Millions of People...

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Millions of people live in the country surrounding the southwest coast of Italy, in fact its one of the most beautiful places in he world. Many people come to the area on vacation or for business. The scary part is, every resident lives in the shadow of Mount Vesuvius, one of the worlds most dangerous volcanoes. Vesuvius hasn’t erupted since 1944, but has a regular eruption cycle of 20 years, so what’s the deal? It sounds like a pretty hairball situation to me. In fact, archeologists believe that an eruption many times the magnitude of the famous eruption in 79 A.D. could be possible. If Vesuvius were to erupt on such a massive scale, how will society deal with the consequences?

Mount Vesuvius was formed as the colliding African and Eurasian plates melted into magma in what is called a subduction zone. Since magma is much less dense than the surrounding rock, it thrusted upward causing a weak spot in the earth’s crust where it was able to break through, forming a volcano. Vesuvius is a composite volcano meaning it erupts in massive clouds of hot ash. Some eruptions were believed to cover the whole of southern Europe in a blanket of cinders. With geologic evidence frozen in both the layers of ice in Greenland as well as ancient accounts suggesting that ash fell as far away as modern day Istanbul, what could this mean for the area surrounding Vesuvius if another eruption of this huge magnitude were to occur?

Metropolitan Naples is home to over 3 million people. Previous to the discoveries that led scientists to believe that there was a massive eruption in 1800 B.C., people thought the city would be relatively safe. However, Geologic patterns show that there has been a very large eruption every 2000 years, and with that due date assigned by the 79 A.D. eruption very near, the odds of a current eruption increase every year. A catastrophe this huge would wipe Naples off the map, the implications of which would be dire.

The economic, political, and environmental impacts of such an eruption would be cause for an international outcry. Not only would the money have to be spent on rescue efforts but also on reconstruction. And with all of this money being sucked out of the Italian economy, political alliances would be tested. Would all countries be able to help? And if not, wars have begun due this same type of situation. Plus, the C02 emissions and desertification of the surrounding land, stopping all agricultural activities, would be a severe blow to the environment.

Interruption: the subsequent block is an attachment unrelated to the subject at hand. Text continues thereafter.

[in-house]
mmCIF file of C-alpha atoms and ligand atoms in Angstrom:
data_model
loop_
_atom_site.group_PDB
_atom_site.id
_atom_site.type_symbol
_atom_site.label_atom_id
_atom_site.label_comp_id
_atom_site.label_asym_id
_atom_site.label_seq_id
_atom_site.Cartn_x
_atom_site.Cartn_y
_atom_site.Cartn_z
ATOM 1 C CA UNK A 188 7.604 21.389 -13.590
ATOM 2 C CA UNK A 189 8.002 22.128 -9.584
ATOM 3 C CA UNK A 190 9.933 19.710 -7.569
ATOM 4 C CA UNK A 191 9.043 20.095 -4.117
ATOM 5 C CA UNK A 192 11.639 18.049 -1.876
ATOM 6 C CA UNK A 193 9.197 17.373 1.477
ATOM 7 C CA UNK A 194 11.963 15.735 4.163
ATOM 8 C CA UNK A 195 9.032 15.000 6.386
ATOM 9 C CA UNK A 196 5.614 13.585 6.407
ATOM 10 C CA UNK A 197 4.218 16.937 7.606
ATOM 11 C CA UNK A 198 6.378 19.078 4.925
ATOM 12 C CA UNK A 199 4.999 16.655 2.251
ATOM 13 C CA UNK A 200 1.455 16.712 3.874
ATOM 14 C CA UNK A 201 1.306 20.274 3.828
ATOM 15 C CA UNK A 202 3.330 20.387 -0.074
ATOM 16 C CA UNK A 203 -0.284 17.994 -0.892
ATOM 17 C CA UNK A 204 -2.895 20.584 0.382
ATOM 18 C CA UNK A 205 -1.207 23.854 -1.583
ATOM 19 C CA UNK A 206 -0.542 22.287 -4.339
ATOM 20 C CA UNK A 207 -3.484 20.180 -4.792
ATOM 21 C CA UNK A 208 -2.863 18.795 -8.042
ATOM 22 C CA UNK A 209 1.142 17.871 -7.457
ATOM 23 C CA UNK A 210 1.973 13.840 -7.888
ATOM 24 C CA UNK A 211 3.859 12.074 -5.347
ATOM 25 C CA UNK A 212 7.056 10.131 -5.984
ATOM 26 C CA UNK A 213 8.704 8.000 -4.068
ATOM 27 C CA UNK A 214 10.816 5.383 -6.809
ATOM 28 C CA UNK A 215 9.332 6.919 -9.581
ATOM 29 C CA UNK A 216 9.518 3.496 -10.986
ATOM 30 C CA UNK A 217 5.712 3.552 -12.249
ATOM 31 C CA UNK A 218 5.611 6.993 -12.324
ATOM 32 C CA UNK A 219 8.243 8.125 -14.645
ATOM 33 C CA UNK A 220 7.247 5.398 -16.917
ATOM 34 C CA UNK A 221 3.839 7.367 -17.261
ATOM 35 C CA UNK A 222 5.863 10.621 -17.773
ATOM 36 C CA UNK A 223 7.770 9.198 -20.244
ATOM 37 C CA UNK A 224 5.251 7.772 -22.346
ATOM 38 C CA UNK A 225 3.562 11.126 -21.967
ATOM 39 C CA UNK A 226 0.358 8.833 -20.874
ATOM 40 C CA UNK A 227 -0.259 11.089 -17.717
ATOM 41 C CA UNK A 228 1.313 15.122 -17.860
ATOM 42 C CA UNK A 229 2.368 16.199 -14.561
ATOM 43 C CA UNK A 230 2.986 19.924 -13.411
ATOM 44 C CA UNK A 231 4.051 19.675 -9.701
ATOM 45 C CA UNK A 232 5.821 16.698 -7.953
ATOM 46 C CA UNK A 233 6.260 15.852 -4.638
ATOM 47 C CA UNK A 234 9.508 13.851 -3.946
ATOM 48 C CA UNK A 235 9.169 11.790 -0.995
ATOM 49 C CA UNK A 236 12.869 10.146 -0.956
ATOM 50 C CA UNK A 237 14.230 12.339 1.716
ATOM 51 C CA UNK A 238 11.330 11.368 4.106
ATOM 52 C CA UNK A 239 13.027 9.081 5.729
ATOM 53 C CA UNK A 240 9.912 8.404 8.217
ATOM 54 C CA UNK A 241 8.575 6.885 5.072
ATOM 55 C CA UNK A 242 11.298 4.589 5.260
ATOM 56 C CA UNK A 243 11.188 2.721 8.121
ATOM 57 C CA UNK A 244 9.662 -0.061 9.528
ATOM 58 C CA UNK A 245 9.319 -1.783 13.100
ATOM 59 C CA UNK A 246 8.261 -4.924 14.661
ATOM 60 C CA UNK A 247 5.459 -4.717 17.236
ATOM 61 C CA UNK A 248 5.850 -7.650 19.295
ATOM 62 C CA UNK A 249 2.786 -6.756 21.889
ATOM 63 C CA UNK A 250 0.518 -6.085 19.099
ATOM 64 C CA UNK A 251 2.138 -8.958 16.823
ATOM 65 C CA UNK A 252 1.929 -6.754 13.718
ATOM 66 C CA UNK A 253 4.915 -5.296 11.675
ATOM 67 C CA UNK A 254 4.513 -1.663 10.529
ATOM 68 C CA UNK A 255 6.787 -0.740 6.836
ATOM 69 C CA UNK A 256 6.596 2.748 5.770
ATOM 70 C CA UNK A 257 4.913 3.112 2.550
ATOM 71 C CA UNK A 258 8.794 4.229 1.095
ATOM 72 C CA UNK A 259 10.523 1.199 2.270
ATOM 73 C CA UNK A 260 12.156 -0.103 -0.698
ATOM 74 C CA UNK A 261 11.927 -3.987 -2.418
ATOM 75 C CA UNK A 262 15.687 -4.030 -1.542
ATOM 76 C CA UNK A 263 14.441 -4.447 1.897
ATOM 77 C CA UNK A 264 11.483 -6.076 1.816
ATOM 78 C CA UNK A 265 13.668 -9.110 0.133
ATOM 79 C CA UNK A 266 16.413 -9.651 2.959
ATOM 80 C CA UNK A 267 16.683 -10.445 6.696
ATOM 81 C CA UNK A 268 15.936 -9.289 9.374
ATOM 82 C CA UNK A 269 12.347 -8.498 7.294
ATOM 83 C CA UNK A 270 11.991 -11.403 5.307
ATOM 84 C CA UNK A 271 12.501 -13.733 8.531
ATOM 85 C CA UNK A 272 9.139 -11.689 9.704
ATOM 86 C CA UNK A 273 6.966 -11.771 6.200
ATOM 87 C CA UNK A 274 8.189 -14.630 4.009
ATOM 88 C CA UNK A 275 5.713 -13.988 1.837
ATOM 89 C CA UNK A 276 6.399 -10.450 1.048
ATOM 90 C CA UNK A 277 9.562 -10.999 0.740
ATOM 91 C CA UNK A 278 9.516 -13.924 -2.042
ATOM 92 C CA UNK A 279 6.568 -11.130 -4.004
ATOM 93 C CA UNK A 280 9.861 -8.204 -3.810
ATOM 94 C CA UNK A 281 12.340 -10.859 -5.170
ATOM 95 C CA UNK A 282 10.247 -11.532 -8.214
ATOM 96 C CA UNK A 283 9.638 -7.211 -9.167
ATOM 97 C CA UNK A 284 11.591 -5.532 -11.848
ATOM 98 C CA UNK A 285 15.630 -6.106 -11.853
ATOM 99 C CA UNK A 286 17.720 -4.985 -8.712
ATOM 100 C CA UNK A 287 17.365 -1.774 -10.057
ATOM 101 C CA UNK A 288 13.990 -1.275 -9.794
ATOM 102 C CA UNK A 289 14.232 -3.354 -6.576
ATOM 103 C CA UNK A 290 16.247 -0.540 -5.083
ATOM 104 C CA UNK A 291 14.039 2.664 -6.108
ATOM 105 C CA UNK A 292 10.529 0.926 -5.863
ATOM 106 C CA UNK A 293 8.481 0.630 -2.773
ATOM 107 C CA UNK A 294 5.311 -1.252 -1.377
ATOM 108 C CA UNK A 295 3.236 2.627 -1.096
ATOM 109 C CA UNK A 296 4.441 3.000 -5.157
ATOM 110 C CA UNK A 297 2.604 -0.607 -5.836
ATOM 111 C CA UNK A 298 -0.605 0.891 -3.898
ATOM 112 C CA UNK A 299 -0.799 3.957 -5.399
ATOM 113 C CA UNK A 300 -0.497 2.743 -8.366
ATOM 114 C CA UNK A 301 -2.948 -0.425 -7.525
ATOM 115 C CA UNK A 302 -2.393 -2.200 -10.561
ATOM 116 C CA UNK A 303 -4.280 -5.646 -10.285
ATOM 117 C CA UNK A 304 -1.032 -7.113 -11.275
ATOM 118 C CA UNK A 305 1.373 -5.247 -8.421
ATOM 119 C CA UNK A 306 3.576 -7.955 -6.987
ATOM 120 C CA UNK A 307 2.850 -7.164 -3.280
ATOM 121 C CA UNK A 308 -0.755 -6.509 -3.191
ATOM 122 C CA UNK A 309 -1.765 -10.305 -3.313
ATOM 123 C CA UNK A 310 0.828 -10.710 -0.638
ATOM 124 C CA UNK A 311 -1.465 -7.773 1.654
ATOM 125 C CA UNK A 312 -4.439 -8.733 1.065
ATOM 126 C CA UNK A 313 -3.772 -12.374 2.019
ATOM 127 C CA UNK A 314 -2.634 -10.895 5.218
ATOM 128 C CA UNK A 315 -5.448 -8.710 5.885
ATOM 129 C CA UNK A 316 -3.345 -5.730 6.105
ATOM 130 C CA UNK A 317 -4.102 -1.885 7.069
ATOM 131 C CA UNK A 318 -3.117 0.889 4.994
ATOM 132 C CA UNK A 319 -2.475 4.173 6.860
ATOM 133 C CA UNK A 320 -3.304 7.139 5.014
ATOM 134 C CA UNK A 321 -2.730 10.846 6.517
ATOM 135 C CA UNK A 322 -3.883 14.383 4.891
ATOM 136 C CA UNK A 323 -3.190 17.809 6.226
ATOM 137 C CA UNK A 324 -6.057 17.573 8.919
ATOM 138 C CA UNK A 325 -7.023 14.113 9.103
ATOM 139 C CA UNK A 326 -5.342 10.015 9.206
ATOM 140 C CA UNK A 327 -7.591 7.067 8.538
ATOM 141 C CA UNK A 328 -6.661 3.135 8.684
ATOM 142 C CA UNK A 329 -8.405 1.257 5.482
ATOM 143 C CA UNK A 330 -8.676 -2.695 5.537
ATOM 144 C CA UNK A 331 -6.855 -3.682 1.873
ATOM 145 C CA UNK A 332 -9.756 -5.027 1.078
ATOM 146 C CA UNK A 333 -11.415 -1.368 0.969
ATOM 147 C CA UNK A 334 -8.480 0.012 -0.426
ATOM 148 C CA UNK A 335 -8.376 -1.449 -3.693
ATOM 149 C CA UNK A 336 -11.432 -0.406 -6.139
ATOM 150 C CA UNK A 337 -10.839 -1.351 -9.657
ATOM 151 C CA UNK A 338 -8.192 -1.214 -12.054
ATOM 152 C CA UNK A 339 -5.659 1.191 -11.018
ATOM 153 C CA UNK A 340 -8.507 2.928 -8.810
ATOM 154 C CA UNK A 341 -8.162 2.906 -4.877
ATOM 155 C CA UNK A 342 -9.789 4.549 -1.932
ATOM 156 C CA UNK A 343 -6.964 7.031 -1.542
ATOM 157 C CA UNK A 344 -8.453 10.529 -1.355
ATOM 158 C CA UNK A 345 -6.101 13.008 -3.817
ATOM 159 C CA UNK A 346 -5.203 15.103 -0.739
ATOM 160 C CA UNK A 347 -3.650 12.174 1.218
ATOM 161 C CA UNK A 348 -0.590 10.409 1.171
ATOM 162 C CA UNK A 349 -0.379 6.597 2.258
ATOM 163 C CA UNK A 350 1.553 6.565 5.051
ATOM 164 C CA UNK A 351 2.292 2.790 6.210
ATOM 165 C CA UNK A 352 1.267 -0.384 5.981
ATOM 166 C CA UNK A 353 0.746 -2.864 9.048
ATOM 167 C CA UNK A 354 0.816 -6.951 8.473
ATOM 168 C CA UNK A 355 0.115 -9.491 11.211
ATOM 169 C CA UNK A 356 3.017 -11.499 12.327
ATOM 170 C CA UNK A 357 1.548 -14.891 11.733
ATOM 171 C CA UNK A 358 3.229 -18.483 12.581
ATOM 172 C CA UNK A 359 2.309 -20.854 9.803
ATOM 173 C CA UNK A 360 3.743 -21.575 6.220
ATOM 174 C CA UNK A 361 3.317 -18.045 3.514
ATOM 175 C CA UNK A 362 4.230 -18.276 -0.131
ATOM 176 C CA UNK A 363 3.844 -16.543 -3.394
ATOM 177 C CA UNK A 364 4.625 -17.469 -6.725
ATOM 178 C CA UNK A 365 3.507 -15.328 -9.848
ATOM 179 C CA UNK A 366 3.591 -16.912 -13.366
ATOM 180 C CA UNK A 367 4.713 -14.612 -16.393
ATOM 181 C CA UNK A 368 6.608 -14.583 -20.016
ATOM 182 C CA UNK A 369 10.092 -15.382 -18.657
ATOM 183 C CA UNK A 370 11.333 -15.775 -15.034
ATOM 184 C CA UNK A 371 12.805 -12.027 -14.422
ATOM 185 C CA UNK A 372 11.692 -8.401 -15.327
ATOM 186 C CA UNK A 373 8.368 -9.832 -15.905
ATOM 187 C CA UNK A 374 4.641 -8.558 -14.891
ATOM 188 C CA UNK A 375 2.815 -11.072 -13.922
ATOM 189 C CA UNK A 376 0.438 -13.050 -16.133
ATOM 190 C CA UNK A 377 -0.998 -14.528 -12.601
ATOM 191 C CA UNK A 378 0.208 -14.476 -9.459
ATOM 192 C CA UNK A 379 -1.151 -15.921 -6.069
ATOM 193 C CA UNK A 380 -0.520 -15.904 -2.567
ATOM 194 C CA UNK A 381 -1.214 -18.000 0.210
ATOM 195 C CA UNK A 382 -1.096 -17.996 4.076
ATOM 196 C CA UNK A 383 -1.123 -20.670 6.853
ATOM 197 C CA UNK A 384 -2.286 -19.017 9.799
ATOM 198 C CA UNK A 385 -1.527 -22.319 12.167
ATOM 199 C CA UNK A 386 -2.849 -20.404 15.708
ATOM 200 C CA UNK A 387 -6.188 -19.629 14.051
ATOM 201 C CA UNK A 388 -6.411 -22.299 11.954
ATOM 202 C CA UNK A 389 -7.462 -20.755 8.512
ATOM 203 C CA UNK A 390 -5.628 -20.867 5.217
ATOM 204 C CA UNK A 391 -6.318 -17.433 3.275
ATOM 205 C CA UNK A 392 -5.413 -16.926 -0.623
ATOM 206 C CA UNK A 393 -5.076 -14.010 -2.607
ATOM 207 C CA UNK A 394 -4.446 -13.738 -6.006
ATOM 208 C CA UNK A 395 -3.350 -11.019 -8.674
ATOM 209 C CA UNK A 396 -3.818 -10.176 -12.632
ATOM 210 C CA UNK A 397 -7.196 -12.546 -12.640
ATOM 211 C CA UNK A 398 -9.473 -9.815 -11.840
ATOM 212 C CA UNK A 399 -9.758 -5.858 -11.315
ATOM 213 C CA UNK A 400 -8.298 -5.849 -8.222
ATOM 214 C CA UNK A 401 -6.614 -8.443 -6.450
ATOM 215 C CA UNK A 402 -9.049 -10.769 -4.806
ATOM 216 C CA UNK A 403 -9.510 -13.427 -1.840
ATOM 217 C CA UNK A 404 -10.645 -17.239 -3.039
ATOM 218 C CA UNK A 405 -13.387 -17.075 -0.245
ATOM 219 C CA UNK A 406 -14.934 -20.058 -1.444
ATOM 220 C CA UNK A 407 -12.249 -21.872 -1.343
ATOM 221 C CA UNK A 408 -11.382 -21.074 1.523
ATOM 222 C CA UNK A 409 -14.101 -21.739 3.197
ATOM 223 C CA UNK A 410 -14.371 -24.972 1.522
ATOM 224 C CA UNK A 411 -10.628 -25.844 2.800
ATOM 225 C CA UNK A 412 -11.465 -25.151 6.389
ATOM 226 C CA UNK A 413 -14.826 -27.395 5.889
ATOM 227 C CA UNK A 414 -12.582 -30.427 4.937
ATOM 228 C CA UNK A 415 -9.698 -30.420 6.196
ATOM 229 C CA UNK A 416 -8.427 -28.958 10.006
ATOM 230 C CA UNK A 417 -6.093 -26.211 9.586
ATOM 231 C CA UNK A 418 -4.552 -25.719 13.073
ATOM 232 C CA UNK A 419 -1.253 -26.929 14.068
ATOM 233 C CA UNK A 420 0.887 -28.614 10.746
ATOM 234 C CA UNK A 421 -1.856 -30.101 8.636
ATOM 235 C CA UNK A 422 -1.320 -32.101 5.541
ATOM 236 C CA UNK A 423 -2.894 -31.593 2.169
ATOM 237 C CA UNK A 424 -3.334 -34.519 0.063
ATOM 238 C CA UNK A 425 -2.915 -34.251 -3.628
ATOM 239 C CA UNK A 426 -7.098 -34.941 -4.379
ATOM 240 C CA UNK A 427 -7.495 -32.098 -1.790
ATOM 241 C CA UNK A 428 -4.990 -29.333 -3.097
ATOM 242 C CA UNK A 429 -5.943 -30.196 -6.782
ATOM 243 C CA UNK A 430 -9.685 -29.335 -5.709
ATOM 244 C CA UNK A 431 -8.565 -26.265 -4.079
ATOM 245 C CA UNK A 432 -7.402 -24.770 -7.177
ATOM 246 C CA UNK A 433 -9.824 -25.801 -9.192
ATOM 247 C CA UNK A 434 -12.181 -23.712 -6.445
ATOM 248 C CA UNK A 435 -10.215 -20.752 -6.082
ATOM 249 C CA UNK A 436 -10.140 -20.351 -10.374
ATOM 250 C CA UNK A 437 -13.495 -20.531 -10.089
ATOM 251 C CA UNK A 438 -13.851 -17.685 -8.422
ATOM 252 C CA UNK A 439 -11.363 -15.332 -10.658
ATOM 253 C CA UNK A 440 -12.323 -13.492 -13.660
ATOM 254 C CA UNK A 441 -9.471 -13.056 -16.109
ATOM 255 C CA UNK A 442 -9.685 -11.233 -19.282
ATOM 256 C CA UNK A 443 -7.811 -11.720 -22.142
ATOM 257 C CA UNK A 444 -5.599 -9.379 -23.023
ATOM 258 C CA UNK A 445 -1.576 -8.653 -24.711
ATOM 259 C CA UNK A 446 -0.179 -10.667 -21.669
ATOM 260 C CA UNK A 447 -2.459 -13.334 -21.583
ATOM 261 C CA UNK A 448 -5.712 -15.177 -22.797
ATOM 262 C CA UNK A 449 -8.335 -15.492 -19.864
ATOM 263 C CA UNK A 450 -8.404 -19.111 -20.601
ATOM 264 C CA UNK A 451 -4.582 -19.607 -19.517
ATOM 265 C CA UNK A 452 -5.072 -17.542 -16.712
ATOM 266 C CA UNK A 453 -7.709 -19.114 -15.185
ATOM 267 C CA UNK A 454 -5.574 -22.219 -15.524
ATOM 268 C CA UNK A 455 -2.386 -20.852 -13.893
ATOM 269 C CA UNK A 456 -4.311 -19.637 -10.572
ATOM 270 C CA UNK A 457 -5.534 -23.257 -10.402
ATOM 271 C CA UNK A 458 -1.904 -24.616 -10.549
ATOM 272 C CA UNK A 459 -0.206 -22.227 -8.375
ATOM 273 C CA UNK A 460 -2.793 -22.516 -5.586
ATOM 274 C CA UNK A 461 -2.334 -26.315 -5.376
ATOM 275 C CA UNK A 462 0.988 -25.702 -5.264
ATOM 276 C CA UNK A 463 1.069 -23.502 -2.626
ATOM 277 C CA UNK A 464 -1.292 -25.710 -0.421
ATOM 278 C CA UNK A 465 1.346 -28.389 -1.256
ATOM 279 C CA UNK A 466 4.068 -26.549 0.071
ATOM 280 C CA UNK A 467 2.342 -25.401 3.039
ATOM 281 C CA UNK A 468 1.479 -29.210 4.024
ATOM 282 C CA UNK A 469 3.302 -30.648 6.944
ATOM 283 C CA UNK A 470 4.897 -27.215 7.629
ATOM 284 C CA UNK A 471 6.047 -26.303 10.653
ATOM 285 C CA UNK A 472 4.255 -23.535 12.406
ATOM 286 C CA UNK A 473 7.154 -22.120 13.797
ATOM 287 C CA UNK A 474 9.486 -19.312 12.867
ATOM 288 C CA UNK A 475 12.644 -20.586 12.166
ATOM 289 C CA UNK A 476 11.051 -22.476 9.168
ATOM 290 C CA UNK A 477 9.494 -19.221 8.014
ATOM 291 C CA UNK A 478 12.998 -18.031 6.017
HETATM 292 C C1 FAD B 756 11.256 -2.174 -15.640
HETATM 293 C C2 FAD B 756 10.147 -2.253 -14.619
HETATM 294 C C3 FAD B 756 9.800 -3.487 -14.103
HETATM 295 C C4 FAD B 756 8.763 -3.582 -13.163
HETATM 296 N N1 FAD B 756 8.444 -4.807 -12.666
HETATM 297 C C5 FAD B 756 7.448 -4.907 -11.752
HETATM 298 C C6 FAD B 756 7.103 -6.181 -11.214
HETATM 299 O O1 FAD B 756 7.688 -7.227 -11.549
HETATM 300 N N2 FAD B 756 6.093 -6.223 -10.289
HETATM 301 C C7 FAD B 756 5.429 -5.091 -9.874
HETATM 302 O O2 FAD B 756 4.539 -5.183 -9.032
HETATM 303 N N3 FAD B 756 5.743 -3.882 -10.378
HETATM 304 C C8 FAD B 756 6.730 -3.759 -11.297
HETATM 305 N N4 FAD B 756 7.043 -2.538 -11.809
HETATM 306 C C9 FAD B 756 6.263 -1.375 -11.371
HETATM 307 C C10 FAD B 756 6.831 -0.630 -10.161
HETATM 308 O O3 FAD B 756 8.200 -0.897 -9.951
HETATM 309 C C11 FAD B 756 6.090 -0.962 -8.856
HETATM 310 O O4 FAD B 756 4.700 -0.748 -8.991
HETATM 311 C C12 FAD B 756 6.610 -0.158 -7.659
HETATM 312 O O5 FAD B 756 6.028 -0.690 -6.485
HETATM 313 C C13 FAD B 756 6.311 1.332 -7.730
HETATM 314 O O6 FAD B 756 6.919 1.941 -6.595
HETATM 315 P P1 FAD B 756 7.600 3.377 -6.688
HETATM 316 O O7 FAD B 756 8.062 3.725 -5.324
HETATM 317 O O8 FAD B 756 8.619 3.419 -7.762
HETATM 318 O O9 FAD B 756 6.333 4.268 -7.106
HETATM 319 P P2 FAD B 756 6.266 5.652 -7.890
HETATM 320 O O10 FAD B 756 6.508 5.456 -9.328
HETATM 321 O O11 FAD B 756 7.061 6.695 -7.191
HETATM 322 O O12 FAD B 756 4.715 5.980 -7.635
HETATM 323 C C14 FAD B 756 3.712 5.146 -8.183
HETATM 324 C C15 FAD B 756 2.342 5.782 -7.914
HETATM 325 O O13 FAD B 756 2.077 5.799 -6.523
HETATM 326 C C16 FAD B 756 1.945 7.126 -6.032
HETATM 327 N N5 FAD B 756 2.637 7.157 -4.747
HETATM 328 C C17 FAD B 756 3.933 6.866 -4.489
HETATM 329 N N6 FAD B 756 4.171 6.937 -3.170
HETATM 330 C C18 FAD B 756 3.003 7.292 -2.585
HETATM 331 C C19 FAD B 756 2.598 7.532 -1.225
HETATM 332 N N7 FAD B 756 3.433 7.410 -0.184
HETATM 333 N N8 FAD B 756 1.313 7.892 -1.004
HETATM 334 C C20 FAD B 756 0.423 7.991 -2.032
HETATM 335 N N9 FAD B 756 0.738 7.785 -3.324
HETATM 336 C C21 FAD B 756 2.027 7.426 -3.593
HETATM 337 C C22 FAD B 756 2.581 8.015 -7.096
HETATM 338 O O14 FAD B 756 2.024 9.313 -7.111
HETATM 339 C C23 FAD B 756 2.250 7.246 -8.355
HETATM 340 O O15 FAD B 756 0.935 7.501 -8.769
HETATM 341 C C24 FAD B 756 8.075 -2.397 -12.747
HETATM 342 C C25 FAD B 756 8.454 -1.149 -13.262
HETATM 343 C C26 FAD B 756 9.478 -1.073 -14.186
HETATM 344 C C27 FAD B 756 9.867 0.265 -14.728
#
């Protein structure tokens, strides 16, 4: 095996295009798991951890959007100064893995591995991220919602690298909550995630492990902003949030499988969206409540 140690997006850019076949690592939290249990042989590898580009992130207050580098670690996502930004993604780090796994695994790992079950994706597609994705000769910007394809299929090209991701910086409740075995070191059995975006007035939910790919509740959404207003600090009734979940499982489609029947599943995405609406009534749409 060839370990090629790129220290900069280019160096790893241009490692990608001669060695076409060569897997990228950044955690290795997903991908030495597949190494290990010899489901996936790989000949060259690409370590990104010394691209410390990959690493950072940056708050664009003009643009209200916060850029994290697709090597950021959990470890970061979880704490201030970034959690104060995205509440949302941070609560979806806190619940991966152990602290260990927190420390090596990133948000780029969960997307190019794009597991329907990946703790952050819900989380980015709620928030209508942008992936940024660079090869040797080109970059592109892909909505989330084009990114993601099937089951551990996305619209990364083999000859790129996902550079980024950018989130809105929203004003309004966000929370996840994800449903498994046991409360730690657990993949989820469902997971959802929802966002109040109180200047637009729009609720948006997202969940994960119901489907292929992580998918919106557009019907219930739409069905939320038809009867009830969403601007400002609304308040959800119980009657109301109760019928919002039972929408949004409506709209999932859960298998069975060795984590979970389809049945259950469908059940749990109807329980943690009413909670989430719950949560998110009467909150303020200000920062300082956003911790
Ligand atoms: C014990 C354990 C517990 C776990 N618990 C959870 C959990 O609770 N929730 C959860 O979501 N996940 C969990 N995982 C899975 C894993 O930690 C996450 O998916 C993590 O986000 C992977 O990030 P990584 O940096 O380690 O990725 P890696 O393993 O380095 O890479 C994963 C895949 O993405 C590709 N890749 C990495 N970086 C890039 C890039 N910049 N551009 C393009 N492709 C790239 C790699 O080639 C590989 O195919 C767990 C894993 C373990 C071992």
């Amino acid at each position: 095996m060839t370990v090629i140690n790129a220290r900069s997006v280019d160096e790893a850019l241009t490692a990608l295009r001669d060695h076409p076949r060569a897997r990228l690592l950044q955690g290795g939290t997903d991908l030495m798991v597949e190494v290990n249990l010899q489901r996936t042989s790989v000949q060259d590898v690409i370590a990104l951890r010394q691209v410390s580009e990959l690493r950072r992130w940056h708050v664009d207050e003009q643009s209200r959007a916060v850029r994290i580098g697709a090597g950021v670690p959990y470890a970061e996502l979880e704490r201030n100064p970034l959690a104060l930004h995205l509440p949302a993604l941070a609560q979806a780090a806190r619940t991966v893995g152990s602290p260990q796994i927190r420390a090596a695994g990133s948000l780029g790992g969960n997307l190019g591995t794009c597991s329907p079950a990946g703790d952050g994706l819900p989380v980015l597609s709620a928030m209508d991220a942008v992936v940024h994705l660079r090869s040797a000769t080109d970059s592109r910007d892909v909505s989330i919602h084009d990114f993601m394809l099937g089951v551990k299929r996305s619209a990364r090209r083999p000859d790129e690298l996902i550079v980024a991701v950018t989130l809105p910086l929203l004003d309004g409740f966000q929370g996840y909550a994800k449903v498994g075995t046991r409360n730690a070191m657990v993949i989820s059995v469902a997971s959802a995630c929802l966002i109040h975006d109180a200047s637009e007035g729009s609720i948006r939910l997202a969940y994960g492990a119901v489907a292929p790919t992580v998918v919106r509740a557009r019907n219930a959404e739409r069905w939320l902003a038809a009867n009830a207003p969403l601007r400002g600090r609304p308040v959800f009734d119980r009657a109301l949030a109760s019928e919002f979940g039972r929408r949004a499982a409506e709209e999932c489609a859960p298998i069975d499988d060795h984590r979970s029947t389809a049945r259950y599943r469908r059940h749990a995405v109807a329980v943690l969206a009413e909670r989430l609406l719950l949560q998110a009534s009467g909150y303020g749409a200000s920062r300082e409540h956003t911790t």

And then comes the ethics question that international governments must ask themselves: If there could be a massive eruption, and millions of people’s lives could be at stake, couldn’t it be considered a human rights violation if the government doesn’t take the proper steps to warn and evacuate the masses? If they have the means to do so and they don’t help the innocent population, wouldn’t that be a violation of their duty as leaders to keep their fellow countrymen safe?
I chose this topic because I’m concerned about what could happen to the world, and interested in what science can do to help (Technology does exist that can help predict eruptions.) If such a catastrophe were to occur, it would affect the entire world economy (and that includes our bubble world of Park City.) By doing this project I’ve learned that the region surrounding Vesuvius is full of culture, vibrant life, and is a valuable asset to an enriched world. Vesuvius will erupt eventually (there’s nothing we can do about that) and we can only hope that society will be responsible and ready.

Works Cited

Mazzatenta, L (2005). www.nationalgeographic.com. Retrieved February 13, 2008, from Mount Vesuvius victims Web site: http://video.nationalgeographic.com/video/player/specials/photography-specials/behind-the-shot/vesuvius-mazzatenta.html

Seach, J (2004). Mt. Vesuvius Volcano. Retrieved February 13, 2008, from Volcano Live Web site: http://www.volcanolive.com/vesuvius.html

Sheridan, M (2007). Vesuvius' Next Eruption May Put Metro Naples at Risk. Retrieved February 13, 2008, from University of Buffalo News Center Web site: http://www.buffalo.edu/news/fast-execute.cgi/article-page.html?article=78030009





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